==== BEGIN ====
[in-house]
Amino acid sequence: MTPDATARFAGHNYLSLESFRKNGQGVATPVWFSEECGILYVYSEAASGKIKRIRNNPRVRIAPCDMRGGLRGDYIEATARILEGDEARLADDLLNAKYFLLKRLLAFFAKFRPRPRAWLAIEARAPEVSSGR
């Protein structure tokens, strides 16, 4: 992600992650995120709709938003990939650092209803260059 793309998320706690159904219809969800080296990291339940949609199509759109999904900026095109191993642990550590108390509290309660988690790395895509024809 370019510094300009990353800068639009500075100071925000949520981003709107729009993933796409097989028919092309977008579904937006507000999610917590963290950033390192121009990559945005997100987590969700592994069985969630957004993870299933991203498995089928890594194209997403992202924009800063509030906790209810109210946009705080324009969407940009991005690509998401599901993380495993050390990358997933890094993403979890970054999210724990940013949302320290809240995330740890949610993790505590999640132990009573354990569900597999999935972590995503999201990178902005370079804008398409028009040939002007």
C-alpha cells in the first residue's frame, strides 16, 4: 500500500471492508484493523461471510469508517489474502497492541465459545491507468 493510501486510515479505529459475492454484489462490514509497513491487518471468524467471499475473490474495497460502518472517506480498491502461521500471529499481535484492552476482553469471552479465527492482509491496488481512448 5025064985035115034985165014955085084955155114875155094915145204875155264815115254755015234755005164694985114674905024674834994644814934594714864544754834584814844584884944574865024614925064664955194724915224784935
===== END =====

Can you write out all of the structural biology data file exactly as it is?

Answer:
[in-house]
Amino acid sequence: MTPDATARFAGHNYLSLESFRKNGQGVATPVWFSEECGILYVYSEAASGKIKRIRNNPRVRIAPCDMRGGLRGDYIEATARILEGDEARLADDLLNAKYFLLKRLLAFFAKFRPRPRAWLAIEARAPEVSSGR
């Protein structure tokens, strides 16, 4: 992600992650995120709709938003990939650092209803260059 793309998320706690159904219809969800080296990291339940949609199509759109999904900026095109191993642990550590108390509290309660988690790395895509024809 370019510094300009990353800068639009500075100071925000949520981003709107729009993933796409097989028919092309977008579904937006507000999610917590963290950033390192121009990559945005997100987590969700592994069985969630957004993870299933991203498995089928890594194209997403992202924009800063509030906790209810109210946009705080324009969407940009991005690509998401599901993380495993050390990358997933890094993403979890970054999210724990940013949302320290809240995330740890949610993790505590999640132990009573354990569900597999999935972590995503999201990178902005370079804008398409028009040939002007």
C-alpha cells in the first residue's frame, strides 16, 4: 500500500471492508484493523461471510469508517489474502497492541465459545491507468 493510501486510515479505529459475492454484489462490514509497513491487518471468524467471499475473490474495497460502518472517506480498491502461521500471529499481535484492552476482553469471552479465527492482509491496488481512448 5025064985035115034985165014955085084955155114875155094915145204875155264815115254755015234755005164694985114674905024674834994644814934594714864544754834584814844584884944574865024614925064664955194724915224784935